2. Against the aforesaid order, an appeal was dismissed on 08.02.1971. Exercising suo motu powers under the Defence of India Rules, a show cause notice dated 01.06.1971 was issued in which it was sought to confiscate the items of gold and enhance penalty that had been imposed. This show cause notice was challenged by the grand-father of the present petitioner in a writ petition that was ultimately dismissed by the Delhi High Court on 29.09.1972. This appeal is an appeal from the aforesaid judgment. This Court, on 09.08.1973, passed the following order: “Upon hearing the counsel for the parties, while counsel for Respondent No.3 waiving notice of motion, the Court directed stay of all further proceedings in pursuance of the impugned proceedings dated 01.06.1971 pending final disposal of this appeal. The Court allowed C.M.Ps. 3056 and 3058 of 1973”
3. While the stay order of this Court continued, the Gold Control Act itself was repealed. This was effected by two sections, namely,:
1. Short title.- This Act may be called the Gold (Control) Repeal Act, 1990.
2. Repeal of Act 45 of 1968.- The Gold (Control) Act, 1968 is hereby repealed.
The statement of objects and reasons for this Act is as follows:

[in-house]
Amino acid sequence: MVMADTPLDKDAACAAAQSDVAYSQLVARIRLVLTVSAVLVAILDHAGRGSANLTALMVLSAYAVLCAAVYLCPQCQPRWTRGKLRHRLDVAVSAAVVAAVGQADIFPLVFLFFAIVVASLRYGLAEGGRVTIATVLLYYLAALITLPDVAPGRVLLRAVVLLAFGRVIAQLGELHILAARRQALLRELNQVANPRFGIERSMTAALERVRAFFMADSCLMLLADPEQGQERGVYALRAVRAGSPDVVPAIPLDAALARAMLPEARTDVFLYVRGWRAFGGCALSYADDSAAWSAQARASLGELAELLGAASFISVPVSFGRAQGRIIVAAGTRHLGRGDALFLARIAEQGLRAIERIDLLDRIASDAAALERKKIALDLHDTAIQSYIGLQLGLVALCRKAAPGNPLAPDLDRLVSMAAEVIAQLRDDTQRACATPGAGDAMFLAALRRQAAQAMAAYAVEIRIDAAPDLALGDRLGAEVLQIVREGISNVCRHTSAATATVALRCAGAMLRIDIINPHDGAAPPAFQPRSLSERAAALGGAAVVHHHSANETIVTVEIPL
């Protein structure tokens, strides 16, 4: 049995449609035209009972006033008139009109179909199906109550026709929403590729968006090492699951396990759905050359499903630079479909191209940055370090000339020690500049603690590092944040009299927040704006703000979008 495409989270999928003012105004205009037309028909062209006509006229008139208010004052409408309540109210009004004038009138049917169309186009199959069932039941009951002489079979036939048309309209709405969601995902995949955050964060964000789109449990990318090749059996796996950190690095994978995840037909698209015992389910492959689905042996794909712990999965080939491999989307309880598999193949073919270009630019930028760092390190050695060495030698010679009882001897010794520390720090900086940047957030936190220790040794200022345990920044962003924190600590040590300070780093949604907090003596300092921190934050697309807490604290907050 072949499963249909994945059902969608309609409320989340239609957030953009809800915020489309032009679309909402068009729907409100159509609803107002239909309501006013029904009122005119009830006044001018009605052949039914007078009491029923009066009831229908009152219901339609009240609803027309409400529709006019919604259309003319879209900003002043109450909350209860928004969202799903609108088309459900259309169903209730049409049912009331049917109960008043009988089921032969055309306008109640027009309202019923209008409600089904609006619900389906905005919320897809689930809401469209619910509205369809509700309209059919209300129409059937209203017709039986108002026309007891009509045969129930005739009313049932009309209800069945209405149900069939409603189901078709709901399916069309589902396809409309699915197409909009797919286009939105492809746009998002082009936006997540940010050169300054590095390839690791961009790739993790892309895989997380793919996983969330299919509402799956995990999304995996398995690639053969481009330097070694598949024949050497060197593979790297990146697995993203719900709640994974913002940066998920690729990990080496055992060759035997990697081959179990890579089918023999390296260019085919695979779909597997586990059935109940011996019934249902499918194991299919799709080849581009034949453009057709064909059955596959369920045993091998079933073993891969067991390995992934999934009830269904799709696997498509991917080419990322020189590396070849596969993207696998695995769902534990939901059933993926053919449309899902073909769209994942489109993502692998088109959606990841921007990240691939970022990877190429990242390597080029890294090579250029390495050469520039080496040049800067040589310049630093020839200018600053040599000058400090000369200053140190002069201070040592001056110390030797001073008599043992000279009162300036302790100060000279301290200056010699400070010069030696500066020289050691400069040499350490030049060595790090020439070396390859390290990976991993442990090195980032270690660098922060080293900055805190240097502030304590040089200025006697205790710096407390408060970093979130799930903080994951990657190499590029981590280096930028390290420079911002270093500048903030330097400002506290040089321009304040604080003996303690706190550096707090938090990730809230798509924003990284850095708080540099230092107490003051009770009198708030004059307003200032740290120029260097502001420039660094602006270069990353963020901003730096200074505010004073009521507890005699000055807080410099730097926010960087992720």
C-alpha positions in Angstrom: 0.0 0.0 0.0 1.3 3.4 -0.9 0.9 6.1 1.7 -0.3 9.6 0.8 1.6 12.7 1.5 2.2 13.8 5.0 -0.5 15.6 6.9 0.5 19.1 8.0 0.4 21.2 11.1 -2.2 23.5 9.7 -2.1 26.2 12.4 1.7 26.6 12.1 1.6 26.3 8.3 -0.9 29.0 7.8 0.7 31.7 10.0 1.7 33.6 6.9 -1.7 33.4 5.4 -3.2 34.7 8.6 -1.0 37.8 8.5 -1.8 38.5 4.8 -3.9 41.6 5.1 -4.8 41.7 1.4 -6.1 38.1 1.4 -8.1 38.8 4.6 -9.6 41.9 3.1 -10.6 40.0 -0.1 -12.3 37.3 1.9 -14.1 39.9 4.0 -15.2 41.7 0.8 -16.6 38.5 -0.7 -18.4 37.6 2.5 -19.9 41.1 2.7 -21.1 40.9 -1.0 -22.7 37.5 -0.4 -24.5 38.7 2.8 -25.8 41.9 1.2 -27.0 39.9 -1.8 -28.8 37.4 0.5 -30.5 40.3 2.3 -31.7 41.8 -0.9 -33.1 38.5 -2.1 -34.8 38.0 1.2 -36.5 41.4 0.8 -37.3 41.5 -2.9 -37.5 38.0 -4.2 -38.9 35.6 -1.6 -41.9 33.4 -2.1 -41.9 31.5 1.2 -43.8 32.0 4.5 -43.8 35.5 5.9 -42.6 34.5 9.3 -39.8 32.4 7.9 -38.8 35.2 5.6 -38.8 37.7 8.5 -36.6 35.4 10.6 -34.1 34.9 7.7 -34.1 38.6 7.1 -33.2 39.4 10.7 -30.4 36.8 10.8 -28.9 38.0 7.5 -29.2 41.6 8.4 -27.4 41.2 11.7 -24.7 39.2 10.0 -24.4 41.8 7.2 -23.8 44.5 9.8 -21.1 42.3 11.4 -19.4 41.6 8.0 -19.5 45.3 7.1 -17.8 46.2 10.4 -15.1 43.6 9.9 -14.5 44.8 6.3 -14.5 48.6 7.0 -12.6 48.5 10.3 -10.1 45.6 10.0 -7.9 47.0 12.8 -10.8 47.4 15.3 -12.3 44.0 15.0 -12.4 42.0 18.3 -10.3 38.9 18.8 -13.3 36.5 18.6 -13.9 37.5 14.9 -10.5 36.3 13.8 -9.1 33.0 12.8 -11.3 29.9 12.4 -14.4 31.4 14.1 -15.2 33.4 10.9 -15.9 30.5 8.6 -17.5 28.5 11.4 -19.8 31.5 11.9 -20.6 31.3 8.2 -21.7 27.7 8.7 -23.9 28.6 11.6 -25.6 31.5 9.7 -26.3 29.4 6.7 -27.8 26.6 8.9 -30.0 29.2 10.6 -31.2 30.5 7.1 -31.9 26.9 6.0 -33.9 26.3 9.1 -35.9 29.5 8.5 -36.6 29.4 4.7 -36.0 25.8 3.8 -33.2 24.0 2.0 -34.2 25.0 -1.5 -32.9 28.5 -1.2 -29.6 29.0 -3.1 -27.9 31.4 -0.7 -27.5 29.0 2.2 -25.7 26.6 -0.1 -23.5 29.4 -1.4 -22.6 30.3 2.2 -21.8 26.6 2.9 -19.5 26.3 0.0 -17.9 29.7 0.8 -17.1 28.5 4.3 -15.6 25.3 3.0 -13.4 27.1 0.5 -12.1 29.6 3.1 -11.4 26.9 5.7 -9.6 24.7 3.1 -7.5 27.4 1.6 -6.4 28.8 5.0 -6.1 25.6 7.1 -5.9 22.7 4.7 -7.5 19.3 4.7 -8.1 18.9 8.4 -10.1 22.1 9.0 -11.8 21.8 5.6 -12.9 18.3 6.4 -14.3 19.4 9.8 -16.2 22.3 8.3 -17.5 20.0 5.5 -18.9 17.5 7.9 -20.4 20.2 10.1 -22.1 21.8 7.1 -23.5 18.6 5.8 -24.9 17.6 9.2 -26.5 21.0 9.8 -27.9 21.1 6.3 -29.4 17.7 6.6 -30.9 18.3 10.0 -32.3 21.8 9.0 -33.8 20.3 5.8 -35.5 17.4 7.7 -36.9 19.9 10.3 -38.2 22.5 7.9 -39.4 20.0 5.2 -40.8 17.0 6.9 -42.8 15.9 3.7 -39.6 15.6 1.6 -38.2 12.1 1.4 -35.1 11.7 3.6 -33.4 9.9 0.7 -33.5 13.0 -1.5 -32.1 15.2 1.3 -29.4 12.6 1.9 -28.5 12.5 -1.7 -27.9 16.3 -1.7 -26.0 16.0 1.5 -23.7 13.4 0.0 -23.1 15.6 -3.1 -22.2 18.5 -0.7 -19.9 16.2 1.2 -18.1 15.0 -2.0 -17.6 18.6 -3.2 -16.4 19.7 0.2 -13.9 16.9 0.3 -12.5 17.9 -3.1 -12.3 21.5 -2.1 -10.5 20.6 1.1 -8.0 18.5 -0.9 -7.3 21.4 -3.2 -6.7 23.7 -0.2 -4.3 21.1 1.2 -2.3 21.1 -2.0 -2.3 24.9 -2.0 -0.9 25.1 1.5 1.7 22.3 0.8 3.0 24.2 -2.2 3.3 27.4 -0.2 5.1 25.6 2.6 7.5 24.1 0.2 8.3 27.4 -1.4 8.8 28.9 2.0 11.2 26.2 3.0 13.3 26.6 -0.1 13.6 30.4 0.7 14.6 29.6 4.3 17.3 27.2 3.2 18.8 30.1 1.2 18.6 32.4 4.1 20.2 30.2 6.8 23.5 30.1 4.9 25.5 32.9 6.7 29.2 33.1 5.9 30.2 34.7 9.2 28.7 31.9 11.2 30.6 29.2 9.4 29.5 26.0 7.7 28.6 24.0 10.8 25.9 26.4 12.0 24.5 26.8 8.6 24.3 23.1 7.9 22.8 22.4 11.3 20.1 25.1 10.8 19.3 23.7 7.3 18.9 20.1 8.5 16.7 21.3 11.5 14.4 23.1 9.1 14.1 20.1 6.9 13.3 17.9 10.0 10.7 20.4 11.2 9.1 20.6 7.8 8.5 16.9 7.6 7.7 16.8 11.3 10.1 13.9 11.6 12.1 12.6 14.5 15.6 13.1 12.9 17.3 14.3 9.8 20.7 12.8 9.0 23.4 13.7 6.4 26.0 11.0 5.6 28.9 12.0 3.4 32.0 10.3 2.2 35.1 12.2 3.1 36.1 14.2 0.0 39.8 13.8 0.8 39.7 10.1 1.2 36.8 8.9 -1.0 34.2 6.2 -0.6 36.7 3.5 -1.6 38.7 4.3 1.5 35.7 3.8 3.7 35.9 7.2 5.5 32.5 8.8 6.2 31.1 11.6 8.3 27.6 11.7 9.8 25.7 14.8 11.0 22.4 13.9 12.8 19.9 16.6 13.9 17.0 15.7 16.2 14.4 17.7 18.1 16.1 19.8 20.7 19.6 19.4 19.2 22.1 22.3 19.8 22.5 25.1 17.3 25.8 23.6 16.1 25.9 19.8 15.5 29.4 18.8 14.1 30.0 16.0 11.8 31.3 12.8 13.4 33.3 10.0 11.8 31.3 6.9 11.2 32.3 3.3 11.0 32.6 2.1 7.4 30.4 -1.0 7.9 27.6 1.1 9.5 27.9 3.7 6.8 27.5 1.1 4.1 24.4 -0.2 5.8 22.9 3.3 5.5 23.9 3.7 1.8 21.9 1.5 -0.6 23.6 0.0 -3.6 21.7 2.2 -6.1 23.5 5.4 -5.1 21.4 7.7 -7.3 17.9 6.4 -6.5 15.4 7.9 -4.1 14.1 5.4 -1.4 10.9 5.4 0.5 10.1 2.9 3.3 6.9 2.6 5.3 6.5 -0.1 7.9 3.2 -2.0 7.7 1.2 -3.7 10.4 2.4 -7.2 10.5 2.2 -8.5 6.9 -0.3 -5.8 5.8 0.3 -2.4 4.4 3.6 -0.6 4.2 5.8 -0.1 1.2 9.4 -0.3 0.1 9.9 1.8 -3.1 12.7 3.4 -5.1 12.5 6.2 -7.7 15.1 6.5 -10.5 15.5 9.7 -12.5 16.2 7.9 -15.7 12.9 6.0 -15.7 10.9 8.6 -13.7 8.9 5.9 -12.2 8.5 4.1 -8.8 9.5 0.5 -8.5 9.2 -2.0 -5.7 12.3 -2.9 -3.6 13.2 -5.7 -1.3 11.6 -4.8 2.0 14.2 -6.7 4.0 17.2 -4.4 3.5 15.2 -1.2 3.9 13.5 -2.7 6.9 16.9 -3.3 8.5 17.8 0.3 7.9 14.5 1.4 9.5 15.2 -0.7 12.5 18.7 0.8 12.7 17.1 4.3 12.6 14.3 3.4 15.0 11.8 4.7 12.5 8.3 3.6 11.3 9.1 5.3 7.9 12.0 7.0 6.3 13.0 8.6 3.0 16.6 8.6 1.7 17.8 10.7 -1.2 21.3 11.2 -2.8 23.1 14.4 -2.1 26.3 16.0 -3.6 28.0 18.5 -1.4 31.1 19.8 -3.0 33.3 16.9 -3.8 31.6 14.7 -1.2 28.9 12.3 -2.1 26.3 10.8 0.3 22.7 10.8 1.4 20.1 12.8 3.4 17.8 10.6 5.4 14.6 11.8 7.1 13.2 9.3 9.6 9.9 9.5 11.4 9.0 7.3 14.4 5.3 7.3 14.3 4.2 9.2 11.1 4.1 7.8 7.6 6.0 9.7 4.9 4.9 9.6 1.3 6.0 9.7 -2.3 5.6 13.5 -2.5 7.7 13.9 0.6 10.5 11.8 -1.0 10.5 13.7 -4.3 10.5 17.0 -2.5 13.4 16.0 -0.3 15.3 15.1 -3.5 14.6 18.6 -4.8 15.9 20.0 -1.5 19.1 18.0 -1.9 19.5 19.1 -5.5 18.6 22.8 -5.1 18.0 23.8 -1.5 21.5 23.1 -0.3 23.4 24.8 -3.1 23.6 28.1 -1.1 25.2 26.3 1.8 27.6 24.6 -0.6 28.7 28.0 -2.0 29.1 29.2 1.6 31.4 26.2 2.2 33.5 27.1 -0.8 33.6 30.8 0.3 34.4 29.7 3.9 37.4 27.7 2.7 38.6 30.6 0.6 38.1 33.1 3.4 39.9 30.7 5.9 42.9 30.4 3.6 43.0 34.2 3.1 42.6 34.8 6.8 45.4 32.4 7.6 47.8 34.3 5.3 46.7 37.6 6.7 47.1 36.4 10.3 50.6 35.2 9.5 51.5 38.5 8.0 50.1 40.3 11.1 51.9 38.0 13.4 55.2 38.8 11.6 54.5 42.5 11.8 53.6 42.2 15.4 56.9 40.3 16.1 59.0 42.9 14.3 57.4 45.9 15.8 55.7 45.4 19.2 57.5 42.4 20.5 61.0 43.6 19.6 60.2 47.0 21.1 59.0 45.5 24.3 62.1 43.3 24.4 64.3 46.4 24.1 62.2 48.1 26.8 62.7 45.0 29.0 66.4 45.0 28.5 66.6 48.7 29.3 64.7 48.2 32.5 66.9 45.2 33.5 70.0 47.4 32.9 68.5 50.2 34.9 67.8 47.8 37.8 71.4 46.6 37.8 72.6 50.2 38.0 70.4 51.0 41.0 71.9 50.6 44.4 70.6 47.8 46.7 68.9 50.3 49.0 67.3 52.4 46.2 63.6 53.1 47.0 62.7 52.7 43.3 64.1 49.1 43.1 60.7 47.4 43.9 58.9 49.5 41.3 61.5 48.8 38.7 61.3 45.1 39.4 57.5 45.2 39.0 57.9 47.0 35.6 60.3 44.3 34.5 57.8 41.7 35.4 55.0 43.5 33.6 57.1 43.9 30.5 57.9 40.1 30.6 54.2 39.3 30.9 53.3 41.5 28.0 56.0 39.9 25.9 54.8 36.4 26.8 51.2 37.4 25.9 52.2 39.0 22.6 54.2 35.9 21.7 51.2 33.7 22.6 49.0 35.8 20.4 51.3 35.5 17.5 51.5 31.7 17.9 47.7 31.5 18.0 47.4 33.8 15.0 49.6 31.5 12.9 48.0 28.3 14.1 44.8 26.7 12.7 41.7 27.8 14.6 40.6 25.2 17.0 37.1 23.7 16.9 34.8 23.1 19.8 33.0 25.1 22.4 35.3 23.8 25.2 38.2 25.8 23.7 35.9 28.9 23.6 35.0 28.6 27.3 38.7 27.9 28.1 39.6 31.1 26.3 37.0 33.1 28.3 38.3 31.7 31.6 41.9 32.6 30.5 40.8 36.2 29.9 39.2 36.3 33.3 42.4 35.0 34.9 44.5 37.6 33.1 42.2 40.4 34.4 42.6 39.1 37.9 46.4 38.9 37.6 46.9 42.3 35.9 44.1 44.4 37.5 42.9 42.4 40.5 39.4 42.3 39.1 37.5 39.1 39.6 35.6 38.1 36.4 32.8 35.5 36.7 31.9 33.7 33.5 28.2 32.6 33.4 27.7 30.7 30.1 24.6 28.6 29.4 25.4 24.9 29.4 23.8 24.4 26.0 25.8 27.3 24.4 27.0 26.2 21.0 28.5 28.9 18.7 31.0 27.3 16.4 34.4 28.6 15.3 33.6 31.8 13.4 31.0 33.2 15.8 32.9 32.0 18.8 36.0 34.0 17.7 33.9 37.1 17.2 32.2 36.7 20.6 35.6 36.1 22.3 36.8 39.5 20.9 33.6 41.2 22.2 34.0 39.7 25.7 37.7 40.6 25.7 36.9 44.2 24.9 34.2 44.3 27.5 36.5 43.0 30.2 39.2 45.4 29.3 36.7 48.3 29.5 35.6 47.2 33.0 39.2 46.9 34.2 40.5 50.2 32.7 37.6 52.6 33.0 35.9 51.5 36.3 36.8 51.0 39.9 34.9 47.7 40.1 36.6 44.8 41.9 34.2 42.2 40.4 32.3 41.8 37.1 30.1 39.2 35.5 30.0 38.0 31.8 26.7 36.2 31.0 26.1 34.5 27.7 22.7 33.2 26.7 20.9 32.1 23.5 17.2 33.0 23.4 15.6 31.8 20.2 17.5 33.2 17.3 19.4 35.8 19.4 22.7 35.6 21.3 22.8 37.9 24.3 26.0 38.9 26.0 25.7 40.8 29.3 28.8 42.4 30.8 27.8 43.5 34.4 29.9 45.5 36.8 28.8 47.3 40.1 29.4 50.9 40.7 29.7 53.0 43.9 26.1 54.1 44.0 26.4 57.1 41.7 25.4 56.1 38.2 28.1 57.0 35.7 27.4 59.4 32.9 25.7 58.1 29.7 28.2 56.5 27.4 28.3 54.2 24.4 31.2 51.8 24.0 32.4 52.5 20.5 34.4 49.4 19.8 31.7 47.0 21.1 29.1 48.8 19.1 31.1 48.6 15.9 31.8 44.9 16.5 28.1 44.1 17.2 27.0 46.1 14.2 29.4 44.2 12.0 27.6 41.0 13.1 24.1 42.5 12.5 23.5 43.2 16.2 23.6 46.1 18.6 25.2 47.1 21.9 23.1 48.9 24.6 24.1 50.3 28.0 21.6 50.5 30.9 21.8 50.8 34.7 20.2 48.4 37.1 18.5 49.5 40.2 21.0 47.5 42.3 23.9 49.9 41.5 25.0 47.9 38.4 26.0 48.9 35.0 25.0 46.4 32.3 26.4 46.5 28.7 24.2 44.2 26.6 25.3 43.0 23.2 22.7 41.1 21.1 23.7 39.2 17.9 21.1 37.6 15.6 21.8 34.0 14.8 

“Gold control which regulated the domestic trade and movement of gold within the country was introduced on 9th January, 1963 as part of the Defence of India Rules. Later on, the Gold Control Act, 1968 was enacted with the broad objectives of controlling the production, manufacture, supply, distribution, use and possession of and business in gold, ornaments and articles of gold. The said enactment was meant to supplement other preventive measures to make circulation of smuggled gold difficult and its detection easier by extending the control over gold beyond the stage of import.
2. Over the past 22 years, the results achieved under the Act have not been encouraging and the desired objectives for which the Act was introduced have not been achieved due to various socio-economic and cultural factors in the vast multitude of the country’s population and the lack of administrative machinery. On the other hand, this regressive and purely regulatory Act has given rise to considerable dissatisfaction in the minds of the public as it has caused hardship and harassment to the artisans and small self-employed goldsmiths who have not 5 been able to develop their skills and earn proper living on account of the rigours which this Act imposed upon them.